Citation: The American Society of Tropical Medicine and Hygiene 87, 5; 10.4269/ajtmh.2012.12-0216

Note also that with a perfect test, below prevalences of roughly 50%, the pooled estimator has smaller asymptotic mse than the individualed estimator. The poor performance of a pooled estimator at high prevalences has been well studied (see References 811) and results from the fact that getting all positive pools is not informative. Note however, this upper bound gets higher as the sensitivities decrease, because lower sensitivity lowers the probability of all positive pools.

Intuitively, the four smears from the same individual may be redundant, because egg counts per smear are positively correlated.

If one smear has eggs, then the individual is clearly infected (i.e., has worms), and the worms are producing eggs on that day, so the stool contains eggs. Thus, the other three smears are more likely to have eggs and therefore to provide redundant information.

The DeVlas model described previously accounts for this because of the correlation of egg counts within an infected individual. Thus, in general, sens4 < 1 − (1 − sens1)4. This holds for the observed sensitivities in Reference 12 where 0.917 < 1 − (1 − 0.708)4 = 0.993 and more extremely for 0.6 < 1 − (1 − 0.4)4 = 0.8704, our third example of sensitivities. We see in Figure 3 that this property of the sensitivities pushes the curve downward, making pooling more efficient relative to not pooling. Furthermore, as sens1 gets closer and closer to sens4, we get closer and closer to the usual pooling setting in which it is assumed that sensitivity does not decrease with pooling. In other words, having only one infected smear on a slide is just as easily detected as having four infected smears. This is likely not true in general for schistosomiasis, but may be close to true in situations of a high intensity of infection, when infected people have many worms, which therefore produce many eggs. This is likely to hold true in regions where there has been no treatment available for a long time, so infections have been allowed to grow stronger and worms have multiplied enormously. Thus, assuming constant and known values for sens1 and sens4 for the population, we see from the previous derivation that pooling is much more efficient, allowing for reading half the slides to achieve the same level of accuracy.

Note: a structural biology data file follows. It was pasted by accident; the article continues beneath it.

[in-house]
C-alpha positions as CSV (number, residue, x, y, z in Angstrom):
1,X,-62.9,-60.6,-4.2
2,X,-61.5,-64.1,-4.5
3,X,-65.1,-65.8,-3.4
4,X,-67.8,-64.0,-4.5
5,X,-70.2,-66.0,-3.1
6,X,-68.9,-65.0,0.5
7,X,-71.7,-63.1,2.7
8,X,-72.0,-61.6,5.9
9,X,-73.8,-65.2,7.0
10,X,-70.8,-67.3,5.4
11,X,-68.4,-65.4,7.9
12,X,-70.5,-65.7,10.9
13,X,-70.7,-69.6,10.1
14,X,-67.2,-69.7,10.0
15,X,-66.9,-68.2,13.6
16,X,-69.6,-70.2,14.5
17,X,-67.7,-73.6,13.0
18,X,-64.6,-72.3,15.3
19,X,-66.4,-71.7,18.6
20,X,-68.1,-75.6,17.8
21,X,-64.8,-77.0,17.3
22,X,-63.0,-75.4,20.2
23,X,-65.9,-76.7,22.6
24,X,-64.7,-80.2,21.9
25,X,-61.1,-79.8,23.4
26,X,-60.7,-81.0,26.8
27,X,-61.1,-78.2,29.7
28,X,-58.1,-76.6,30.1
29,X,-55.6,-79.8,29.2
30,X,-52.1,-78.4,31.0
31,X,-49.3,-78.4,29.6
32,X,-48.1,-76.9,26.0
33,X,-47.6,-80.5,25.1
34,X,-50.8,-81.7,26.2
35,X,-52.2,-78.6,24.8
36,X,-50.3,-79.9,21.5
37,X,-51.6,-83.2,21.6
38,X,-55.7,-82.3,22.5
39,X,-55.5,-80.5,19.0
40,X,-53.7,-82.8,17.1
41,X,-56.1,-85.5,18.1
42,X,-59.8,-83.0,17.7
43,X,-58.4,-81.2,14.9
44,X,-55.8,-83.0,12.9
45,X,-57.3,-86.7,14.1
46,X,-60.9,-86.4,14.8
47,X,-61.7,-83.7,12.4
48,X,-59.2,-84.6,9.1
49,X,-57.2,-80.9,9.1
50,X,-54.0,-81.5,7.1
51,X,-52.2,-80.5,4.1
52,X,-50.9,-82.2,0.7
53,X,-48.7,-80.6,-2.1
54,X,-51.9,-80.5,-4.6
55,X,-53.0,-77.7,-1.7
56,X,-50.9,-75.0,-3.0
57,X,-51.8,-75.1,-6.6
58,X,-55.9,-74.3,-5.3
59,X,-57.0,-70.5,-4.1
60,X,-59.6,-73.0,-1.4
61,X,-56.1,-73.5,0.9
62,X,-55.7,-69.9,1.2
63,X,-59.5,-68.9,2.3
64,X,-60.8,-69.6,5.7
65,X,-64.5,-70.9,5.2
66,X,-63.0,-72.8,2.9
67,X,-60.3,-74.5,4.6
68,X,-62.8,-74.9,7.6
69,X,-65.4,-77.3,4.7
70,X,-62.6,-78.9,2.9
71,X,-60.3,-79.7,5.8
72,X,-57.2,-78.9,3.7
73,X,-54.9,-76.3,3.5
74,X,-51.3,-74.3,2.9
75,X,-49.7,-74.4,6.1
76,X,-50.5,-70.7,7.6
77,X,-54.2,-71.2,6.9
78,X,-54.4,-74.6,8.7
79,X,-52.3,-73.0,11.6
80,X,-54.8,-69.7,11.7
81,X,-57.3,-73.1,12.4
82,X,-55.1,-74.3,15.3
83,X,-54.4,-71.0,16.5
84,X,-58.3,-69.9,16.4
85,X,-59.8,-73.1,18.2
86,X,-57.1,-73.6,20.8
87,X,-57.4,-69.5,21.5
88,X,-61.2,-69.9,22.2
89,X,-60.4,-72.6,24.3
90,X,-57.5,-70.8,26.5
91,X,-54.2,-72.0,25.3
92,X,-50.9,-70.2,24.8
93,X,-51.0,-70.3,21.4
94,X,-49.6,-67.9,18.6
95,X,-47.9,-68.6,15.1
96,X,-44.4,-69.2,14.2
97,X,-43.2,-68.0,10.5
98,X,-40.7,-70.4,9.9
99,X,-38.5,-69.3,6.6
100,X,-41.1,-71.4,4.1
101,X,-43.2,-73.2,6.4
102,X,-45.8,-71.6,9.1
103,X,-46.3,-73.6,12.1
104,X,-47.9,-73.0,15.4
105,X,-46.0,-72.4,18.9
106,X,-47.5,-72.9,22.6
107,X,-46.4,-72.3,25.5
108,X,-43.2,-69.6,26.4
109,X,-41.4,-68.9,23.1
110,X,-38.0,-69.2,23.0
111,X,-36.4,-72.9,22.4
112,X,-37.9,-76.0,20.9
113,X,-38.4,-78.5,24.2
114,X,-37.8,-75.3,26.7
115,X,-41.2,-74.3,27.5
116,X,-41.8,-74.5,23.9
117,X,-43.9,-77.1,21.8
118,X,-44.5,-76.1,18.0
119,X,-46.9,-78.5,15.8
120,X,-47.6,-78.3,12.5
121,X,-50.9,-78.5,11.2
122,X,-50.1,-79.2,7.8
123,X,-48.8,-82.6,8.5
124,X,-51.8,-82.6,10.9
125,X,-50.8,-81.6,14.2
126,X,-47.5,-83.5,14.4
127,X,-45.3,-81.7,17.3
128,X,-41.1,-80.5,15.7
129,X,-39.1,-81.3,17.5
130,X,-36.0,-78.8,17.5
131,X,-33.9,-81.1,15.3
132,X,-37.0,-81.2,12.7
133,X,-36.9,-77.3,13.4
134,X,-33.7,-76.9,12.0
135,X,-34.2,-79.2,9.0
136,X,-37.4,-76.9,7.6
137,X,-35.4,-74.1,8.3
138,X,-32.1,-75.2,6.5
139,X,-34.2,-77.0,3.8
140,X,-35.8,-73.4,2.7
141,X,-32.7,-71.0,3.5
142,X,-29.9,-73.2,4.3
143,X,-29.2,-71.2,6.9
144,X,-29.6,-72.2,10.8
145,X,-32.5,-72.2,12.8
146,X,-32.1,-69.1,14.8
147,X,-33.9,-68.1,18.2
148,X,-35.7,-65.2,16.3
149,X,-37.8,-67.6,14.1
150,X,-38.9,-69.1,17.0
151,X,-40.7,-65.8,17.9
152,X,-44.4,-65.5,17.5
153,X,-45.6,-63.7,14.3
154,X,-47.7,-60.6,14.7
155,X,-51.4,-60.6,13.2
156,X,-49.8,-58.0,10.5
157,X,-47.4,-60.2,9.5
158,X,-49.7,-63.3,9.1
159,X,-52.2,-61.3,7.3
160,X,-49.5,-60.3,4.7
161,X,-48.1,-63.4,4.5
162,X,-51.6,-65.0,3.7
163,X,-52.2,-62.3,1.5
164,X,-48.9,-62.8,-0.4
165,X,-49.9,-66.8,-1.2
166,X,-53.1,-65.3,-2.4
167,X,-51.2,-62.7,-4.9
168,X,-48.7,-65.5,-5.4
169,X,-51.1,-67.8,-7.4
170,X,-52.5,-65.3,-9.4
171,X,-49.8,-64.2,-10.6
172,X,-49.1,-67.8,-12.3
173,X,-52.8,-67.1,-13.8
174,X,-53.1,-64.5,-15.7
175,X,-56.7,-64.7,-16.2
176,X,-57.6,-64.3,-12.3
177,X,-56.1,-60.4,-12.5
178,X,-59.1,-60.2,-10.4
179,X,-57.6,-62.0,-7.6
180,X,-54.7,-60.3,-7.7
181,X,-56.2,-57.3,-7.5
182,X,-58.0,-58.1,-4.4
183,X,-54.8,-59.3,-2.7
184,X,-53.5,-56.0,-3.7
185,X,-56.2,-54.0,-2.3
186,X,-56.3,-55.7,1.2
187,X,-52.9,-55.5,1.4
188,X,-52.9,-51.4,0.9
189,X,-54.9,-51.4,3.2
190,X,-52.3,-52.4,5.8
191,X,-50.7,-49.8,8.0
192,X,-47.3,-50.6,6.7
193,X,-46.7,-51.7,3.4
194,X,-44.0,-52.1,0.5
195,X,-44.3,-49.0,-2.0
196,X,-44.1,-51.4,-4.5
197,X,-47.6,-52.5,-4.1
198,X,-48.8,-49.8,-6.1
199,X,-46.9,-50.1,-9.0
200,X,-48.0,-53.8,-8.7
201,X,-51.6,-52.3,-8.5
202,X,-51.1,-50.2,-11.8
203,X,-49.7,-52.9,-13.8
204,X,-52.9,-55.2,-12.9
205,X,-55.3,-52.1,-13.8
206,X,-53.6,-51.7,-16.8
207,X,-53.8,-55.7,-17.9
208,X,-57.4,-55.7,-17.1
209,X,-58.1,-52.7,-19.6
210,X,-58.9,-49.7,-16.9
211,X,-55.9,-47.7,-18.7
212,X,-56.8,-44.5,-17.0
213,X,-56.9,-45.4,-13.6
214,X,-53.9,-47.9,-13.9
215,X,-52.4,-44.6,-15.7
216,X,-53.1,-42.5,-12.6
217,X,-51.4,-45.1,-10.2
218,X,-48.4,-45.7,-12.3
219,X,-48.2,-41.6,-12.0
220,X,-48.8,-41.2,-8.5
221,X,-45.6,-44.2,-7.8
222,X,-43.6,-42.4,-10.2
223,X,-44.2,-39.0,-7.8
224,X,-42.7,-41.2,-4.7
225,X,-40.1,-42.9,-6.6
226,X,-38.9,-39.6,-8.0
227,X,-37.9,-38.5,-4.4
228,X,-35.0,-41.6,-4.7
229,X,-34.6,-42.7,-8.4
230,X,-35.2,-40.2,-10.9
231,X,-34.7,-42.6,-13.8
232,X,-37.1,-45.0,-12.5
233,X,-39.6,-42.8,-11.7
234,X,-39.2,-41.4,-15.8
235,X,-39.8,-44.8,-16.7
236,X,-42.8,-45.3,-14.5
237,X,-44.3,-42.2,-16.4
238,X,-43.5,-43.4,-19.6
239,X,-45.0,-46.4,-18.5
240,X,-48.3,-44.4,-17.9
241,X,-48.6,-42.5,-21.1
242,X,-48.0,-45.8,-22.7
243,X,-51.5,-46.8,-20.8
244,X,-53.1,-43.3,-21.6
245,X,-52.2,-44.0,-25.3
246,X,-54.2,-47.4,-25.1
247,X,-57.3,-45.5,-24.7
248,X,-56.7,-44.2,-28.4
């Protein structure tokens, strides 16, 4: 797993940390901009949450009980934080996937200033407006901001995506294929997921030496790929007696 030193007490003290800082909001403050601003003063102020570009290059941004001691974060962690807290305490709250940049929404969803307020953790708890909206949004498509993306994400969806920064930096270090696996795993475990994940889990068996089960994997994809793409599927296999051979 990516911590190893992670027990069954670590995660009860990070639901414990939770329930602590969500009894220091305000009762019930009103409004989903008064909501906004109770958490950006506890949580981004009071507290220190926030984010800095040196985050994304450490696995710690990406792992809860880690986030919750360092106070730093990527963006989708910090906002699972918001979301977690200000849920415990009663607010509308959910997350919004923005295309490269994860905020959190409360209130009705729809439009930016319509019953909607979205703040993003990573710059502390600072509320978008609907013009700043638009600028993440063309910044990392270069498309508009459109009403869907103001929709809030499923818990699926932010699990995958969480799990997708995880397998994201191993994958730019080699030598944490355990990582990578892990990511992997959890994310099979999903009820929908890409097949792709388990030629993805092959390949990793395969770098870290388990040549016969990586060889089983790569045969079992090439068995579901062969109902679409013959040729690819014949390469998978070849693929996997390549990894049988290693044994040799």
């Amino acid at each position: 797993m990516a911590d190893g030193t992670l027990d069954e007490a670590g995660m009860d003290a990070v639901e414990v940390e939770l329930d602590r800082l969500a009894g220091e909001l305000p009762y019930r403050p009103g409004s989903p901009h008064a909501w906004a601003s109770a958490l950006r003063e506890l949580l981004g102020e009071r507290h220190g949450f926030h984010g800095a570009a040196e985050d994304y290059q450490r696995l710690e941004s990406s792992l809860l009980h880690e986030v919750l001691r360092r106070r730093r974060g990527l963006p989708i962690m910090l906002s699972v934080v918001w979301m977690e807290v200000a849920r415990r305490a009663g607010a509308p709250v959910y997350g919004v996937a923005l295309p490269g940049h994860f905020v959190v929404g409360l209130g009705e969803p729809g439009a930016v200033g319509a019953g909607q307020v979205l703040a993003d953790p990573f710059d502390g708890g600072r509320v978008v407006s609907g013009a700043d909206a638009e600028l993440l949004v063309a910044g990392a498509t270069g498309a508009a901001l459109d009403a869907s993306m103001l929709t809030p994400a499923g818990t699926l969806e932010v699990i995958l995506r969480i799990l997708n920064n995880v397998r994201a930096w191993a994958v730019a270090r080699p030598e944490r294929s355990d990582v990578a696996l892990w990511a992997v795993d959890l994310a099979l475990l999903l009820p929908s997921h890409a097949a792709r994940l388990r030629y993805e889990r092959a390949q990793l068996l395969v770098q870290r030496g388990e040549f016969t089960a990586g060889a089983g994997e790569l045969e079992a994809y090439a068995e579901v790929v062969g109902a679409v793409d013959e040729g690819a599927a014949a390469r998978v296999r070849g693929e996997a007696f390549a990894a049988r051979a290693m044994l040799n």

Figure 3.
Figure 3.

MSE ratio pooled to individualed: Comparing sens4 < 1 − (1 − sens1)4 to sens4 = 1 − (1 − sens1)4.

Citation: The American Society of Tropical Medicine and Hygiene 87, 5; 10.4269/ajtmh.2012.12-0216

In Figure 4, we examine the effect of decreasing to a pool size of c = 2. We obtain values for sens1, sens2, sens4 by the DeVlas model with parameters M = 500, k = 0.2, h0 = 0.085, r = 1.6, and plot the ratio of pooled/individualed mse for a pool size of two and four. We see that a pool size of two is less beneficial for lower prevalences, but does slightly better at higher prevalences (above roughly 50%). Because we are most likely dealing with prevalences below 50% (and those above 50% are all treated the same according to the WHO recommendations), we decided to proceed with the pool size of four. Beyond four is likely infeasible as a laboratory procedure.

Figure 4.
Figure 4.

MSE ratio pooled to individualed: Comparing c = 4 to c = 2 for sens4 = 0.88, sens2 = 0.83, and sens1 = 0.76.

Citation: The American Society of Tropical Medicine and Hygiene 87, 5; 10.4269/ajtmh.2012.12-0216

Figure 2 assumes constant values for sens4 and sens1, which are known and chosen correctly in the estimators. In reality however, they depend on the parameters M, k, h0, r. Because we do not know the parameter values, we do not know the true values of sens4 and sens1 or the true prevalence. Because prevalence is a function of M and k, the values for sens4 and sens1 will change with the prevalence. The asymptotic expression for mse above does not incorporate this added complexity. To get a picture of how the mse ratio behaves with a finite number of slides (we use the current standard of m = 50 slides) and to explore how the mse ratio is affected by varying the parameters M, k, h0, r in the model, we turn to simulations.

Key point.

The mean square error of an estimator measures the square of the average amount by which the estimator misses the quantity we are trying to estimate (for us, the prevalence). It plays the role of the variance when dealing with a biased estimator. By asymptotic, we mean we examine this error as the sample size approaches infinity. We compare the pooled and individualed estimators by their asymptotic mean square error to see which one does better at estimating prevalence as the sample size approaches infinity. Figure 2 shows us that the mean square error of the pooled estimator is roughly half that of the individualed estimator at prevalences below roughly 30%. This is of interest because we can read half as many slides to achieve the same accuracy of prevalence estimation.